The E-Government Act of 2002 complements privacy protection requirements of the Privacy Act of 1974. Under the terms of these public laws, Federal government agencies have specific responsibilities regarding collection, dissemination or disclosure of information regarding individuals.
The September 26, 2003 OMB Memorandum M-03-22, “OMB Guidance for Implementing the Privacy Provisions of the E-Government Act of 2002,” puts the privacy provisions of the E-Government Act of 2002 into effect. The guidance applies to information that identifies individuals in a recognizable form, including name, address, telephone number, Social Security Number, and e-mail addresses. OMB instructed agency heads “to describe how the government handles information that individuals provide electronically, so that the American public has assurances that personal information is protected.” Under these public laws and executive policies, it is necessary to broaden the definition of “unauthorized disclosure” to encompass any access, use, disclosure, or sharing of privacy-protected information among Federal government agencies when such actions are prohibited by privacy laws and policies. Since most privacy regulations focus on access, use, disclosure, or sharing of information, privacy considerations are dealt with in this guideline as special factors affecting the confidentiality impact level. In establishing confidentiality impact levels for each information type, responsible parties must consider the consequences of unauthorized disclosure of privacy information (with respect to violations of Federal policy and/or law).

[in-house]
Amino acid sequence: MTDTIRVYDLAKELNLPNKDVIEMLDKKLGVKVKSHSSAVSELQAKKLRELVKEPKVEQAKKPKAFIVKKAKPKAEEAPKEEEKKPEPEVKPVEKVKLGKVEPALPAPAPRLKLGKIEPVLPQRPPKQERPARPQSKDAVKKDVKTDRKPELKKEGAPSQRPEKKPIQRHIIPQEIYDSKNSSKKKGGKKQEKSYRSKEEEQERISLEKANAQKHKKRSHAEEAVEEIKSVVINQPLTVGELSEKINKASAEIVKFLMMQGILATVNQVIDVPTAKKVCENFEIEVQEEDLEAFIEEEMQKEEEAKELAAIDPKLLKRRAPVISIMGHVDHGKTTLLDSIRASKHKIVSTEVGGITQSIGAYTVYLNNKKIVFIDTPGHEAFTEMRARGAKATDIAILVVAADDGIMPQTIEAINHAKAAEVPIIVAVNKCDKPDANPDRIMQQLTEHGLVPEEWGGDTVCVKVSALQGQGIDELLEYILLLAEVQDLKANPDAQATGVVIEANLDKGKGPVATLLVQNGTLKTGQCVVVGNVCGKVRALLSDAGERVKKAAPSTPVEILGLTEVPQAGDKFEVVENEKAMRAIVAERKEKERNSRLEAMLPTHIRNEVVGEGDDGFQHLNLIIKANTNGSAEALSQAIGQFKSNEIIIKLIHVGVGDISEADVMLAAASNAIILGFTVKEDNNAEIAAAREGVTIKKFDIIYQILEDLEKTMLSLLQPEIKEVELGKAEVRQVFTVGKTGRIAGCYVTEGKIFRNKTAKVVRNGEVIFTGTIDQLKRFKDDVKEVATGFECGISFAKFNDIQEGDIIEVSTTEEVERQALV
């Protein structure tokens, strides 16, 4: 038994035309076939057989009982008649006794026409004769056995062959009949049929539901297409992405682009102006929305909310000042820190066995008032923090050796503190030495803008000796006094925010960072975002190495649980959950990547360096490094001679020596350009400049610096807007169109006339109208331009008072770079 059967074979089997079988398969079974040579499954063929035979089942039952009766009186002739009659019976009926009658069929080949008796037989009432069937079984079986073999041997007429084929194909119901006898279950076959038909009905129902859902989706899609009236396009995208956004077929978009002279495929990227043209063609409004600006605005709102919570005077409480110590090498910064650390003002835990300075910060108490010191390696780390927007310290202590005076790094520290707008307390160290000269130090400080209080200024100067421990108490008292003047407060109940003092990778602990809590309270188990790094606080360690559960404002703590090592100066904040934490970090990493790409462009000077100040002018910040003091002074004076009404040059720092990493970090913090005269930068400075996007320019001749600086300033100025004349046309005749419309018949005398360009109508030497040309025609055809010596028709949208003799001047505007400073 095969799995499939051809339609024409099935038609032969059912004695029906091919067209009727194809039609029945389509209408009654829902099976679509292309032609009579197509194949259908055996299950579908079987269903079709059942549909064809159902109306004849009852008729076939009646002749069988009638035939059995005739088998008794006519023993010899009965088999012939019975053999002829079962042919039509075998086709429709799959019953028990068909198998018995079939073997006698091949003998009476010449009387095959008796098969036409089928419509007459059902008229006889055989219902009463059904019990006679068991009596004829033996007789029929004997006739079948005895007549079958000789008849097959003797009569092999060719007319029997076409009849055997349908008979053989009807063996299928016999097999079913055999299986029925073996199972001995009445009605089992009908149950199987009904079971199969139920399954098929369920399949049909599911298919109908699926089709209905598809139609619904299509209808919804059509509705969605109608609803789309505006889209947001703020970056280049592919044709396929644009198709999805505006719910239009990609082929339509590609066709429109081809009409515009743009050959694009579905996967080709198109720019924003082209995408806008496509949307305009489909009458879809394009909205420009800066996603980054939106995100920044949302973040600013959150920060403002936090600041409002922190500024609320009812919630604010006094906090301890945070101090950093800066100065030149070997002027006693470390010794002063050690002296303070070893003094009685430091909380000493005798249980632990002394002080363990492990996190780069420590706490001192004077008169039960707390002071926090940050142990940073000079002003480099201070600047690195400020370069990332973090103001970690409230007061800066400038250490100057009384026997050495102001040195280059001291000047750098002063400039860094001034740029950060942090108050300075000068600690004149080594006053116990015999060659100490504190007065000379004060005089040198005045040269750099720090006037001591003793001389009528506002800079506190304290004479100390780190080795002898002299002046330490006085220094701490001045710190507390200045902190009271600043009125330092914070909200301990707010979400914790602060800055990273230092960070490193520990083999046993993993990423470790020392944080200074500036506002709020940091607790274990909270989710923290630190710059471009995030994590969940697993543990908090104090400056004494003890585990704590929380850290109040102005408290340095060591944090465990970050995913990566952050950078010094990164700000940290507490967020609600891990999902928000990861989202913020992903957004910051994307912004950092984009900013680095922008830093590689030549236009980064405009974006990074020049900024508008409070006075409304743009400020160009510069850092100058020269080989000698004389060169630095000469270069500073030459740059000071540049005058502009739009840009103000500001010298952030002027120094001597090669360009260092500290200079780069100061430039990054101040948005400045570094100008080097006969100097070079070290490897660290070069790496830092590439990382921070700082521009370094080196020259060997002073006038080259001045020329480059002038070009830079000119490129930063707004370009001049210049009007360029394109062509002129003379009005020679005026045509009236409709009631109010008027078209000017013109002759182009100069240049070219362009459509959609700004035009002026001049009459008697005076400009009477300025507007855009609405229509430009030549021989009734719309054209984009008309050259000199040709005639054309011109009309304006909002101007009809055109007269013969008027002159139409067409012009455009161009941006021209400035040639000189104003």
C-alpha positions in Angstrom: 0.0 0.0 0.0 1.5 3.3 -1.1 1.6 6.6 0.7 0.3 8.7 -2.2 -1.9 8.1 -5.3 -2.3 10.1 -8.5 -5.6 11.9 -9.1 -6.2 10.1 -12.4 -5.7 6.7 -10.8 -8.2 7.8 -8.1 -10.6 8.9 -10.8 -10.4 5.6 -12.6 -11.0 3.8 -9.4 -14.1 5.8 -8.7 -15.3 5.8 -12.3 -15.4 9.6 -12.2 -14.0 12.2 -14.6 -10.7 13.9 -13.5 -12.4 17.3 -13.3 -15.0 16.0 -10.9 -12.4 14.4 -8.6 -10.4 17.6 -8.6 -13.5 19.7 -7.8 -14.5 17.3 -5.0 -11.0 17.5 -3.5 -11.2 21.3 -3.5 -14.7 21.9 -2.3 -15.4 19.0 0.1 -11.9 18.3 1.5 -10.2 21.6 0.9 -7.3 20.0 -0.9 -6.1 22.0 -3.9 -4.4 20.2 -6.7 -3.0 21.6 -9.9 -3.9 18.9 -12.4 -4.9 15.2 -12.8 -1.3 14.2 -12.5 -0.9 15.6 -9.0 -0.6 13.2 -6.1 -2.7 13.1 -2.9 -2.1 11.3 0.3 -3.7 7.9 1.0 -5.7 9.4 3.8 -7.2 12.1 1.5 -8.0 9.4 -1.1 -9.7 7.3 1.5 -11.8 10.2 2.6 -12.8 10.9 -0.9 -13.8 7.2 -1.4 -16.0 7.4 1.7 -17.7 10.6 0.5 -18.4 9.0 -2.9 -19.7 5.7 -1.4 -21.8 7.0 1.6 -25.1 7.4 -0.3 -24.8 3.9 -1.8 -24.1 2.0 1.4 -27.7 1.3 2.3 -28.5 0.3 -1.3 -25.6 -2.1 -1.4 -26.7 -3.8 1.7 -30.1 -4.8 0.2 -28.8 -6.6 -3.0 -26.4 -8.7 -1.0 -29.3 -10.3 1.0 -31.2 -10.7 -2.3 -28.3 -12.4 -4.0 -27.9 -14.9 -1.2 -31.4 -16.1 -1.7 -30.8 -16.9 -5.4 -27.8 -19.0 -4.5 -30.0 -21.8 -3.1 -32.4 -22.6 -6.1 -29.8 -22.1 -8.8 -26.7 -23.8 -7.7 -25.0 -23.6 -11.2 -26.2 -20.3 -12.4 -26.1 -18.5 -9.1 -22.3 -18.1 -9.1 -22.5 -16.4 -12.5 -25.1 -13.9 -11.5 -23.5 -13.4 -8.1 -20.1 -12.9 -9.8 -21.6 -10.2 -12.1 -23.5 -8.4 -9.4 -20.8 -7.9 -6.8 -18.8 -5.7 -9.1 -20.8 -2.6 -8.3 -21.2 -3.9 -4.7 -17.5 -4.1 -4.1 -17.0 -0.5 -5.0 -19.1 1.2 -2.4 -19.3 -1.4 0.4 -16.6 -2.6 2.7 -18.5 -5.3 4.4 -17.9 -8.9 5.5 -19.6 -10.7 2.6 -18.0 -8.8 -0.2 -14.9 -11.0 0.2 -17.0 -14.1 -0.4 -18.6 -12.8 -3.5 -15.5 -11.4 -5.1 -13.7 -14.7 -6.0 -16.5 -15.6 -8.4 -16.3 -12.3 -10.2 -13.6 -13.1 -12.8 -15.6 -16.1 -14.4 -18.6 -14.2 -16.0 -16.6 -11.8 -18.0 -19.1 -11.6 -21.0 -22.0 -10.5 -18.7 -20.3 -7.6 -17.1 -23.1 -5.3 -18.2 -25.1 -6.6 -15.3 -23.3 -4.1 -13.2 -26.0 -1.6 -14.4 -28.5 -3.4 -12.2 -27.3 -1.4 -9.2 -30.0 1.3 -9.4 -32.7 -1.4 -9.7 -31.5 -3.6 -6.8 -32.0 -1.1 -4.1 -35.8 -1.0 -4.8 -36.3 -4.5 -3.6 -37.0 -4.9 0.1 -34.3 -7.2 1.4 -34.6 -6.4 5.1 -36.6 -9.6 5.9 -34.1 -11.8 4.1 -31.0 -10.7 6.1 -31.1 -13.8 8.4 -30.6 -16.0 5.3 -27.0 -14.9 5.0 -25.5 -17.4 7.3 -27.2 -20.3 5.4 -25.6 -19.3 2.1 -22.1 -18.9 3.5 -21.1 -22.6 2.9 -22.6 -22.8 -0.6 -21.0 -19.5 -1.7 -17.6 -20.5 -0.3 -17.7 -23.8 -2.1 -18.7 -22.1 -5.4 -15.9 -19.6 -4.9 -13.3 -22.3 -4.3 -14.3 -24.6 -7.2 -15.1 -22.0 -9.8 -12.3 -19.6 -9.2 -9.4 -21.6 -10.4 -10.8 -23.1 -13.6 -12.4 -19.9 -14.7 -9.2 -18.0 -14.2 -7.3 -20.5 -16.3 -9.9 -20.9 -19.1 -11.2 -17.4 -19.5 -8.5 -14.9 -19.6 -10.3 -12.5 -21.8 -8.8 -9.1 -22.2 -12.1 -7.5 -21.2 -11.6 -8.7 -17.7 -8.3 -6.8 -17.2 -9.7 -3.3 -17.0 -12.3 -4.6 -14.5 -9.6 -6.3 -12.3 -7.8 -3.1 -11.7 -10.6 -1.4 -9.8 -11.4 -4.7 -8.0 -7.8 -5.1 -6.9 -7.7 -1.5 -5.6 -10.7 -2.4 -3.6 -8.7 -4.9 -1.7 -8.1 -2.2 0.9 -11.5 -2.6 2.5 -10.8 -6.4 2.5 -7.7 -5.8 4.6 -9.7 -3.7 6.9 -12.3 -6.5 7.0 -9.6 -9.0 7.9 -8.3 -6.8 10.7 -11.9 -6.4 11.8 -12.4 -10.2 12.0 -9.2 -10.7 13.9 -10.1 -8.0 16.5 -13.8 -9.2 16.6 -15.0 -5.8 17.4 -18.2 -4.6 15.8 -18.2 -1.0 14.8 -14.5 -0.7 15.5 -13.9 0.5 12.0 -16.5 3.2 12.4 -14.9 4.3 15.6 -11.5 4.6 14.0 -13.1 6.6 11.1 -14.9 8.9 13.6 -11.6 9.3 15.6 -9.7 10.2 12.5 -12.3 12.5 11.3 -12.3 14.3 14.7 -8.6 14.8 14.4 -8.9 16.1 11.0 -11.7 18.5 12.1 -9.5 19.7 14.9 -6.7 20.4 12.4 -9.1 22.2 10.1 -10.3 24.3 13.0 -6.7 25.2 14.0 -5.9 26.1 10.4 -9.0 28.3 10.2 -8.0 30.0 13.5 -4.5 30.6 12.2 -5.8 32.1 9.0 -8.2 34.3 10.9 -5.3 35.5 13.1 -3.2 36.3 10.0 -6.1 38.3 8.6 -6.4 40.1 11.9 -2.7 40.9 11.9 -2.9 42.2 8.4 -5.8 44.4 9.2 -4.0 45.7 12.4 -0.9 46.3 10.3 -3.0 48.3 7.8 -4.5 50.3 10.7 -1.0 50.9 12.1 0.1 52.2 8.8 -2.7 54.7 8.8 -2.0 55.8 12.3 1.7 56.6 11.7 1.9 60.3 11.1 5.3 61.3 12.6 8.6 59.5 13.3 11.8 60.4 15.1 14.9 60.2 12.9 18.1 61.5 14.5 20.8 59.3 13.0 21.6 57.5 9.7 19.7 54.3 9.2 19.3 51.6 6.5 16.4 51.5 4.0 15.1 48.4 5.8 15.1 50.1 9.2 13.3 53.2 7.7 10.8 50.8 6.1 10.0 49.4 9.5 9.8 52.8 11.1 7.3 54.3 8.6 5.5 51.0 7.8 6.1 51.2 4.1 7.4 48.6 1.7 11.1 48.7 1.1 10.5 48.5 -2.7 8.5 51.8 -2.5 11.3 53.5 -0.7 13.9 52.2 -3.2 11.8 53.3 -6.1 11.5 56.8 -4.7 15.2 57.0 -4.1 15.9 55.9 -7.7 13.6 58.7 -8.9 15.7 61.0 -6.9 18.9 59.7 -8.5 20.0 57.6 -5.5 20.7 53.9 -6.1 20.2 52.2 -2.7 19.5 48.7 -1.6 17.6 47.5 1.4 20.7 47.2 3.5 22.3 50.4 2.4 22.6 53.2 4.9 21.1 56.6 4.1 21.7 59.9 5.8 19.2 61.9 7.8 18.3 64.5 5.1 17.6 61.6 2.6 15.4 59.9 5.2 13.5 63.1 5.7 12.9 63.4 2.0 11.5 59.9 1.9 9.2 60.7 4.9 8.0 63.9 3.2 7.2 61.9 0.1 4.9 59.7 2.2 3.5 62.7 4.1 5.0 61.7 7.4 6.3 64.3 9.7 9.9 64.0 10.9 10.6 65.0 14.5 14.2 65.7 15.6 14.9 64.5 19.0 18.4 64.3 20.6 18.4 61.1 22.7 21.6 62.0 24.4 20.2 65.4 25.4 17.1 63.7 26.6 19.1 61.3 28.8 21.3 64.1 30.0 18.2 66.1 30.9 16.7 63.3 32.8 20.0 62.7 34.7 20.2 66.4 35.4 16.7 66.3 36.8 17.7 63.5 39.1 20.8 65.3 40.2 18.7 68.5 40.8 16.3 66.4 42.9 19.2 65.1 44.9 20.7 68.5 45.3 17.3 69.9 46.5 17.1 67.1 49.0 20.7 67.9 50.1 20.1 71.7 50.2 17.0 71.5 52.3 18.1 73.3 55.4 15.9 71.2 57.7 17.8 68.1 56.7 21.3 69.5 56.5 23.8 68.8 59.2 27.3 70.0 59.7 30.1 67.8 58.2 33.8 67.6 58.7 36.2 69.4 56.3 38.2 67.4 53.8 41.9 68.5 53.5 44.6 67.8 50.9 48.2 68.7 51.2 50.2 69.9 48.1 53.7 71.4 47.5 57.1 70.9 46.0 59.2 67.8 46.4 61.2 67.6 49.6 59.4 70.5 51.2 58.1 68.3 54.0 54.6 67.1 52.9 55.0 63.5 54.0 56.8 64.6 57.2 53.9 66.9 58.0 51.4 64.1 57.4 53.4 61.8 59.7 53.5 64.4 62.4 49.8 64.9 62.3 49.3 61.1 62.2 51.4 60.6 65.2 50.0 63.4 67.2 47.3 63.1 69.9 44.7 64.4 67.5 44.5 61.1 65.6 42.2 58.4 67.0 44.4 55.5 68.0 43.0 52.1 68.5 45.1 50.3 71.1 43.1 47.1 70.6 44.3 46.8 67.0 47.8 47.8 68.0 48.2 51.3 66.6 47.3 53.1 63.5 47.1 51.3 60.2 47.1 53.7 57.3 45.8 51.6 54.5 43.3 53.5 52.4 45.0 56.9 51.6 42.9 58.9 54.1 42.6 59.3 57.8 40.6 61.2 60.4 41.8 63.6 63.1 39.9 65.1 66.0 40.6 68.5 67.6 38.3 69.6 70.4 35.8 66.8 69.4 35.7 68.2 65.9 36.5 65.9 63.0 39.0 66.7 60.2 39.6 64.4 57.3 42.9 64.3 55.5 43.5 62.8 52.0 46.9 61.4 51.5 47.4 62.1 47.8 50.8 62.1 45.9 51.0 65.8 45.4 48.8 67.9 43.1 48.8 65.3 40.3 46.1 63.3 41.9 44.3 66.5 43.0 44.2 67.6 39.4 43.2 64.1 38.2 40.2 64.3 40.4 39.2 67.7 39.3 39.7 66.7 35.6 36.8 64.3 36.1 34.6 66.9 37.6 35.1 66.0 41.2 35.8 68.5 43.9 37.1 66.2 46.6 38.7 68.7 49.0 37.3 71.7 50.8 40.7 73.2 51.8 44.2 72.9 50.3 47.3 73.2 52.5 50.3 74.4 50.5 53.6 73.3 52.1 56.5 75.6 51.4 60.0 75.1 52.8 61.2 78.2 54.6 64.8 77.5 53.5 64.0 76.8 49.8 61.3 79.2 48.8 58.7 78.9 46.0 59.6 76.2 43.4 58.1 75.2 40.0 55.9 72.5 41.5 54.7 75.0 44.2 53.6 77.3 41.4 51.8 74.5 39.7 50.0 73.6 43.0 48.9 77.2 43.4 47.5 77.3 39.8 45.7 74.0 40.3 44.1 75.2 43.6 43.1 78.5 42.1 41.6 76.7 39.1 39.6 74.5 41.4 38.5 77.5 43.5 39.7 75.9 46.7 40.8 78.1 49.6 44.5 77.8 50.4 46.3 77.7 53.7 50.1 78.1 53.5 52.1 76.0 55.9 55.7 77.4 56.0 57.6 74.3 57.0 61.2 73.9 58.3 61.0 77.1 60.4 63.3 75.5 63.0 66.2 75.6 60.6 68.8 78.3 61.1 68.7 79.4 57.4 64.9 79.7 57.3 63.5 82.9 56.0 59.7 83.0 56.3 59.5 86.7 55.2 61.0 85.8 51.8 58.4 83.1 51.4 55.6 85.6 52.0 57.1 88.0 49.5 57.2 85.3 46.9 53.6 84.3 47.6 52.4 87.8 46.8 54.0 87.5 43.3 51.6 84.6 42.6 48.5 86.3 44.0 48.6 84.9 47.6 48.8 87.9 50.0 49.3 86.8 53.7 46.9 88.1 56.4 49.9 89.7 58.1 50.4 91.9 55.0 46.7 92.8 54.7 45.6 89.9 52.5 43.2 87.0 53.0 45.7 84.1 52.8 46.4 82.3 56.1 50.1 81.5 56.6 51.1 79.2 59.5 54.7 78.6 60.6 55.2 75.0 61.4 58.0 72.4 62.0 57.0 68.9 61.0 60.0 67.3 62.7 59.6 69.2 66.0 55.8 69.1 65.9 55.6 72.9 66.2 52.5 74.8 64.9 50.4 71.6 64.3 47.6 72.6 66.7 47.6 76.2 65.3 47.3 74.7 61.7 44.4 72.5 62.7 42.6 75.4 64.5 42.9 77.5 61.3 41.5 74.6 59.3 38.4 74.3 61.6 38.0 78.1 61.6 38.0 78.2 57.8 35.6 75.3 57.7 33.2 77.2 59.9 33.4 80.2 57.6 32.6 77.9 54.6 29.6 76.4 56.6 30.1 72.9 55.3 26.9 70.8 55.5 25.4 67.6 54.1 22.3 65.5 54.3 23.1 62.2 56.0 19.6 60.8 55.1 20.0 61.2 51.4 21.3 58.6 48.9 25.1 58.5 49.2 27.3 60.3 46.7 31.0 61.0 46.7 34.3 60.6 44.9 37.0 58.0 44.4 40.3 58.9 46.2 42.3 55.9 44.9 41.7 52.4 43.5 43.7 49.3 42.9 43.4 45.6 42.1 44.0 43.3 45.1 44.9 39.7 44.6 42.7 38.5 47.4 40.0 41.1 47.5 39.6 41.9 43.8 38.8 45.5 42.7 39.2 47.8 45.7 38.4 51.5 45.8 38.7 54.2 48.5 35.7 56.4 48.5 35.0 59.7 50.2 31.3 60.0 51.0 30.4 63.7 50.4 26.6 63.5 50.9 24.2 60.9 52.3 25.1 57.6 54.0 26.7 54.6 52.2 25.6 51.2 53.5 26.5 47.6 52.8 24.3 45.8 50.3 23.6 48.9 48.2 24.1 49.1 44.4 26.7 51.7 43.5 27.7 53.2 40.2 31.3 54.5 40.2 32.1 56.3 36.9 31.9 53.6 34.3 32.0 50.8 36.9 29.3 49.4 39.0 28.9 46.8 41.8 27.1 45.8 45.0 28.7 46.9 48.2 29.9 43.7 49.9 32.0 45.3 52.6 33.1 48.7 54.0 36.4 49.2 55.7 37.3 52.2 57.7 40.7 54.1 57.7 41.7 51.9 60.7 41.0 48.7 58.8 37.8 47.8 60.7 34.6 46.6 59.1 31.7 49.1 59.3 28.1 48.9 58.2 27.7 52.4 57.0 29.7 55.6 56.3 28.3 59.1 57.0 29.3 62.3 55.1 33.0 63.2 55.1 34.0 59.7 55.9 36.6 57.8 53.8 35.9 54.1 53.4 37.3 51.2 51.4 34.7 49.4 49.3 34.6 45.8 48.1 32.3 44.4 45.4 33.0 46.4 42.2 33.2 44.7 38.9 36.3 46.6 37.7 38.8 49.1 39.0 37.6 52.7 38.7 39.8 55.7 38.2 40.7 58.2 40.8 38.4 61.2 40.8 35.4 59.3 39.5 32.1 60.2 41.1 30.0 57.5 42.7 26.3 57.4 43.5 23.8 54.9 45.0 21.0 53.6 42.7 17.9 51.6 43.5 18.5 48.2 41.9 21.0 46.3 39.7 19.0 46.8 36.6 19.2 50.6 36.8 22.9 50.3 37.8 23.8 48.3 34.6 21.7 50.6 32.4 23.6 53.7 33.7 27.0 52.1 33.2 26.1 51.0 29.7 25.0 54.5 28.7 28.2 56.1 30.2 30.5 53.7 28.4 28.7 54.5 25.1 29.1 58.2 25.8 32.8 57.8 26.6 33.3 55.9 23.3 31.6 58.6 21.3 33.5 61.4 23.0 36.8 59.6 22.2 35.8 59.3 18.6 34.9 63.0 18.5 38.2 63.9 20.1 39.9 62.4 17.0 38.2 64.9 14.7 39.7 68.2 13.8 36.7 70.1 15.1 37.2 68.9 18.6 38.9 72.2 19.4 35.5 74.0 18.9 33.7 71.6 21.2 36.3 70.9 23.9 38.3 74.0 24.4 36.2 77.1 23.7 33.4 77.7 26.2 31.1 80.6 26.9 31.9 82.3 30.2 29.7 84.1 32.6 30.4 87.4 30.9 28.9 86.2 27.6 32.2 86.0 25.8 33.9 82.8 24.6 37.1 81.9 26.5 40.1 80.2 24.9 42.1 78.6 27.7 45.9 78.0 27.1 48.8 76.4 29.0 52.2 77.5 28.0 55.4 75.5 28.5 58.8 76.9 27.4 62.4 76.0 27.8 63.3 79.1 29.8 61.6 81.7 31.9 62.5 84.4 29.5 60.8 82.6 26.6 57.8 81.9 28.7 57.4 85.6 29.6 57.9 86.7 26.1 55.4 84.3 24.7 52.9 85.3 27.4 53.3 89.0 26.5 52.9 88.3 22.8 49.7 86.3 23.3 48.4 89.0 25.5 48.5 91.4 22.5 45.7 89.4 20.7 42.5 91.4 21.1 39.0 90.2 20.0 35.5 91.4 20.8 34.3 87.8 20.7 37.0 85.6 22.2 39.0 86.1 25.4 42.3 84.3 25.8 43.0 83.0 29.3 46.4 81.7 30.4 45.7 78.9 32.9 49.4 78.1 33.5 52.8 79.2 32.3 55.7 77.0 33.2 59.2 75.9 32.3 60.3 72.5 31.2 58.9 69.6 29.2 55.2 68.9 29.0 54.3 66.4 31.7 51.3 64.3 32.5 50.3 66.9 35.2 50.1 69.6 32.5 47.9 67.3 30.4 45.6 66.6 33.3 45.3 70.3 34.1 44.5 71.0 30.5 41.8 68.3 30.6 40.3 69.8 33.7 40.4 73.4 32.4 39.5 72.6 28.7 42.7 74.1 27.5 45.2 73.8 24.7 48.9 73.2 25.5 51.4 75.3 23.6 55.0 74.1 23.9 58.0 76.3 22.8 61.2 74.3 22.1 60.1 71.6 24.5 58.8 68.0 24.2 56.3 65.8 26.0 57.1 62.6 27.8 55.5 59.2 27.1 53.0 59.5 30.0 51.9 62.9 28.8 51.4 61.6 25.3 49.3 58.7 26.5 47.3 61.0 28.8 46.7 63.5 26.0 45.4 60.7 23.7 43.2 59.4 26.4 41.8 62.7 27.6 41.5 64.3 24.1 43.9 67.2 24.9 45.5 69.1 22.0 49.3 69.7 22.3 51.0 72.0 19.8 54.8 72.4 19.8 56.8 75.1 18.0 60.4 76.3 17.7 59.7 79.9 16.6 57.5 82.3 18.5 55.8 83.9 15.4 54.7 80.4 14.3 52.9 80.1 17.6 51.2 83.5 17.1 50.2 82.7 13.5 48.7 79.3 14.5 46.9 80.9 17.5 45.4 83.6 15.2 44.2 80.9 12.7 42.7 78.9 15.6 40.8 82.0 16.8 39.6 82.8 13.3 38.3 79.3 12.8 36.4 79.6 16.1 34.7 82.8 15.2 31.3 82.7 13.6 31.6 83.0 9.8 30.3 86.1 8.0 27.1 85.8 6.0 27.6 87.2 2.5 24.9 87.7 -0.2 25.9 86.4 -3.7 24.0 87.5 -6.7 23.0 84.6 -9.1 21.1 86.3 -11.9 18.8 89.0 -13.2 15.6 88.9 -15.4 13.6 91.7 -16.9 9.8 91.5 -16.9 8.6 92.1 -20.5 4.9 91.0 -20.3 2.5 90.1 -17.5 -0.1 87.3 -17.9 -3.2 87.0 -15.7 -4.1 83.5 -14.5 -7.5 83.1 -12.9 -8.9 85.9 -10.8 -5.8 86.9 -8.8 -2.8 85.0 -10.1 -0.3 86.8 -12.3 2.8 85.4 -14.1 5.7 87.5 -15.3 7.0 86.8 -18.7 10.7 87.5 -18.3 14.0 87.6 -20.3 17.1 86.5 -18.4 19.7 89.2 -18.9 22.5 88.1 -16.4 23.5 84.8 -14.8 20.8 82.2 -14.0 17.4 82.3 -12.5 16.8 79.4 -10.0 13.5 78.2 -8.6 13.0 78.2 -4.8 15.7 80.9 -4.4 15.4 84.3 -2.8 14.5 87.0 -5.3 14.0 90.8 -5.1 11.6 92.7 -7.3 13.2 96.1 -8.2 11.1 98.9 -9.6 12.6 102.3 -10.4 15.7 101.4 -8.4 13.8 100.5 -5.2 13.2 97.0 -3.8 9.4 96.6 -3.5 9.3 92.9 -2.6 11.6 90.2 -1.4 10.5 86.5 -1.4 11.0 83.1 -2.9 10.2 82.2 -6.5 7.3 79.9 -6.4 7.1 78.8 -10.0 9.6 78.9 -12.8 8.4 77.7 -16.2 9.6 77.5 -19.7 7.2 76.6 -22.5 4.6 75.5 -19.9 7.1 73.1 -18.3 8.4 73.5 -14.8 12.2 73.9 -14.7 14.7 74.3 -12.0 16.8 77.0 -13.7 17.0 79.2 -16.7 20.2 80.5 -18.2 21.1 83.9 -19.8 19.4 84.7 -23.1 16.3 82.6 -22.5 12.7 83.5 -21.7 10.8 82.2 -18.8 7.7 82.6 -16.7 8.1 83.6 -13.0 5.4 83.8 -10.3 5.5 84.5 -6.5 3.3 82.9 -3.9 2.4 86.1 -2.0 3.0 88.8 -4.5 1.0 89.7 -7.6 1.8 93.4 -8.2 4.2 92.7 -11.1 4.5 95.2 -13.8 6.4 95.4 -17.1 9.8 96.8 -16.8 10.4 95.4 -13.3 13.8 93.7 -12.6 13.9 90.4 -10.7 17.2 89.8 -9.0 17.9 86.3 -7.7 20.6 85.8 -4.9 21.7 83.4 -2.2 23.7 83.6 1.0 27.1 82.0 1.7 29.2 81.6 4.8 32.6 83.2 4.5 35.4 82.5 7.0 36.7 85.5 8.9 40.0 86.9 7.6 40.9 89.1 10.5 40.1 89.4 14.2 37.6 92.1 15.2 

Agencies are required to conduct Privacy Impact Assessments (PIAs) before developing IT systems that contain personally identifiable information or before collecting personally identifiable information electronically. The impact of privacy violations should consider any adverse effects experienced by individuals or organizations as a result of the loss of PII confidentiality. Examples of adverse effects experienced by individuals may include blackmail, identity theft, discrimination, or emotional distress. Examples of adverse effects experienced by organizations may include administrative burden, financial losses, loss of public reputation and confidence, and the penalties associated with violation of the relevant statutes and policies.
Categorizations should be reviewed to ensure that the adverse effects of a loss of PII confidentiality have been adequately factored into impact determinations. The confidentiality impact level should generally fall into the moderate range.
There are several laws that specifically prohibit unauthorized disclosure of trade secrets (e.g., 7 U.S.C., Chapter 6, Subchapter II, Section 136h and 42 U.S.C., Chapter 6A, Subchapter XII, Part E, Section 300j-4(d)(1)). Systems that store, communicate, or process trade secrets will generally be assigned at least a moderate confidentiality impact level.